After four years and 196 shows, WKDU’s best show, the fantastically named Music For Your Methlab, is getting the boot from Drexel’s airwaves. Scott Sullivan has been the man in the kitchen cooking the chemicals over those years—stiff cocktails of bands like the Homosexuals, the Ramones and Danzig to keep you up through your Thursday morning commute/morning bender from 7 to 9 a.m. Along the way he’s had his fair share of top-notch guests spinning their favorite records, among them the ghost of Joey Ramone (though we may have just dreamed that), the mystery “Monthly Visitor” (Richie Charles, formerly of Clockcleaner, and CEO of Richie Records/TestosterTunes, it can now be told) and Kurt Vile, who commandeered the decks five times and was a show staple before he became a household name (cool households only) or a Pavement-show-opener. Music For Your Methlab signs off Thursday, and some very special guests are in store for the last hoorah. You’ll want to tune in for that. You’ll also want to hit Sullivan up for a Best of Meth compilation CDR he’s put together by emailing him at email@example.com. We sat down with Sullivan and asked him to sell out old friends and colleagues by answering these hard-as-fuck exit interview questions. He didn’t let us down.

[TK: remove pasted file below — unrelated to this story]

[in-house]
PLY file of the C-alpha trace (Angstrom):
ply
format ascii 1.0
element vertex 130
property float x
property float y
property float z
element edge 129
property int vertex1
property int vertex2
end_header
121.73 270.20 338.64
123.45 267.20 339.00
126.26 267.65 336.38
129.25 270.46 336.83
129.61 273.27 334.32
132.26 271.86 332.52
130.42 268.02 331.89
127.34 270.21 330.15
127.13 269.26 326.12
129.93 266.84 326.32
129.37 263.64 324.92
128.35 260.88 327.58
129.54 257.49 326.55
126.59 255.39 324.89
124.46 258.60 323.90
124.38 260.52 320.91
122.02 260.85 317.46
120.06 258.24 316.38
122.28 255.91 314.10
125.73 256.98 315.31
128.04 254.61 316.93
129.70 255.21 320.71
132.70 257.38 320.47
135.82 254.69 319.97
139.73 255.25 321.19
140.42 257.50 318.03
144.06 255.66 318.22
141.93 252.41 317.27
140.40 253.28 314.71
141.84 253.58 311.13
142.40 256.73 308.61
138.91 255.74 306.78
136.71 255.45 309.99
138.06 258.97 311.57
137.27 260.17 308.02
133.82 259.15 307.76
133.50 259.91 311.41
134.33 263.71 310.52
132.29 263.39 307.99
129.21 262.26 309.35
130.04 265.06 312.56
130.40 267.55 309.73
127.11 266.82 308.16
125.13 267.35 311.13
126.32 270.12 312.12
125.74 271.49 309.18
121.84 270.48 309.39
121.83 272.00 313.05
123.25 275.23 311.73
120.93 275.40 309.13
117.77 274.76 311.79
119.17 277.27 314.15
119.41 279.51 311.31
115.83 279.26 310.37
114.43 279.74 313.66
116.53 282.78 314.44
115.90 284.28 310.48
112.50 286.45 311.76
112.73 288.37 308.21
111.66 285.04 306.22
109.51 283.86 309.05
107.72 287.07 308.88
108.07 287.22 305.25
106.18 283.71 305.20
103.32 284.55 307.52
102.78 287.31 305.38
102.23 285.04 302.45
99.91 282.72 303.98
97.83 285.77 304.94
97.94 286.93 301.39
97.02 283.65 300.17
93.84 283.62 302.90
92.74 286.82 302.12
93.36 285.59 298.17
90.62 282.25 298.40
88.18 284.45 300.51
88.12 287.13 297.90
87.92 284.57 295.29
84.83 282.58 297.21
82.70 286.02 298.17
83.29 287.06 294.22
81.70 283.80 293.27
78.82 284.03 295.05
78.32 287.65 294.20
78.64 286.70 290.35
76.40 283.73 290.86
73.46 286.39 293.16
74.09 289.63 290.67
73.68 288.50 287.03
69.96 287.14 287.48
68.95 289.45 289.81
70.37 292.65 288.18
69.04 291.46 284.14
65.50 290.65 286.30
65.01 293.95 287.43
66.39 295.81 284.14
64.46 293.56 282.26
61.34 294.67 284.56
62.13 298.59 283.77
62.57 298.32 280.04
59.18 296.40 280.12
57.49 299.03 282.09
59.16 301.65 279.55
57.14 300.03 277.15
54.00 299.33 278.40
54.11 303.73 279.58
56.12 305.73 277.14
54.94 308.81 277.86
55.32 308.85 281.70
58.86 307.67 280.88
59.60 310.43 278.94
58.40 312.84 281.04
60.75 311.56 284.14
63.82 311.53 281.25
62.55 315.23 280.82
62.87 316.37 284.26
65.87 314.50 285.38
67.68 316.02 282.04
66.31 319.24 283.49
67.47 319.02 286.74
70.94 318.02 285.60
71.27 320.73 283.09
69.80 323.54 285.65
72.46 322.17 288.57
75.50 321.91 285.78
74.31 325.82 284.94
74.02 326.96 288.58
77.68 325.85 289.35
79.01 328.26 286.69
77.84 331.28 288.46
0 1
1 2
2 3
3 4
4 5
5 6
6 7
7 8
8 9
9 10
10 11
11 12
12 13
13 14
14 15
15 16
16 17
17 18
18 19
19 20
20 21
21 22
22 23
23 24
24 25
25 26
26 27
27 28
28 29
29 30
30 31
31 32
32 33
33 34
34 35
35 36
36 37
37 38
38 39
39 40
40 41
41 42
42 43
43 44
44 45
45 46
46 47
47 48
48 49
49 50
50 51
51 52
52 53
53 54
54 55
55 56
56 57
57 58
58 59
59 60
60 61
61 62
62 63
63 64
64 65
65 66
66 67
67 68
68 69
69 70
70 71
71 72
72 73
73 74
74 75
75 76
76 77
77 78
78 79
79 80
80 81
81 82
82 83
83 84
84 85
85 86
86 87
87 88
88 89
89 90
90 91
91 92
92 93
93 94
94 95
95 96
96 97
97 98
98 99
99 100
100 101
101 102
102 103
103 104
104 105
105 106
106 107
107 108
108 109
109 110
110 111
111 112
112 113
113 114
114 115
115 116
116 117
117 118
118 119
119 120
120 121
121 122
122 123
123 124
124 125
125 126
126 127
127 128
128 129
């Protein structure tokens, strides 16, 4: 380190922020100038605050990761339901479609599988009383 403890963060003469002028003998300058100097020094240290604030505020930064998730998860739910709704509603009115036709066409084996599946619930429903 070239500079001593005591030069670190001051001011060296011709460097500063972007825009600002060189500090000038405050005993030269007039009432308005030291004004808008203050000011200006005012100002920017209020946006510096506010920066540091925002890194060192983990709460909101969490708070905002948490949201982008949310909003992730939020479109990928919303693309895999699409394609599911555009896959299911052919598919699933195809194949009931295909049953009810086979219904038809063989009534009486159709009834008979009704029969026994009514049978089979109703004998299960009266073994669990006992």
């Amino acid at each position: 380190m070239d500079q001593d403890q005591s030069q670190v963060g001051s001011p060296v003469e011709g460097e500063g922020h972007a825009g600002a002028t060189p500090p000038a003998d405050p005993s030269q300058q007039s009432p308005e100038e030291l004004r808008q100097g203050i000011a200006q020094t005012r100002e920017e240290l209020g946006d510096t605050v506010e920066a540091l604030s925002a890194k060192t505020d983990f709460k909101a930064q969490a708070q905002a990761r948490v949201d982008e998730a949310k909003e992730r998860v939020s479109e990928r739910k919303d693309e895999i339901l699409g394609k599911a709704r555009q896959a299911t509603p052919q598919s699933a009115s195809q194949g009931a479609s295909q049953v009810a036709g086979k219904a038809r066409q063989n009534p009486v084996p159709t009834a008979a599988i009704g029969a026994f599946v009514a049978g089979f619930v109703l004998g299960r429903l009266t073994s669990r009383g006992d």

What is your primary reason for leaving?
An unsavory combination of Working Man Strife and the ticking of the biological clock.
Did anything trigger your decision to leave?
The Cliff Lee trade.
What was most satisfying about your time at WKDU?
Introducing the world to the Sex Pistols. Getting to take credit for Max Milgram’s best finds.
What was least satisfying about your time at WKDU?
Putting up with all the Monthly Visitor’s crap.
What would you change about your job?
Nothing! As accommodating as a radio gig can get.
Did your job duties turn out to be as you expected?
I never asked to become the “Home of the 5-Day Forecast.” But what the listeners demanded, I provided.
Did you receive enough training to do your job effectively?
Many of the treasures of the WKDU record library were revealed to me randomly by snooping guests and haggard callers. An in-house guided tour needs to be put into place immediately.
Did you receive feedback about your performance between merit reviews?
The janitor grimaced one time when he had to sweep to “Scavenger of Death” at deafening volume. Many mornings were spent in vain trying to impress him.
Did this company help you to fulfill your career goals?
Not exactly. These days, job interviews are typically preceded by Google searches, and I’ve been informed that “methlabs”—even hokey alliterative references to them—are no laughing matter.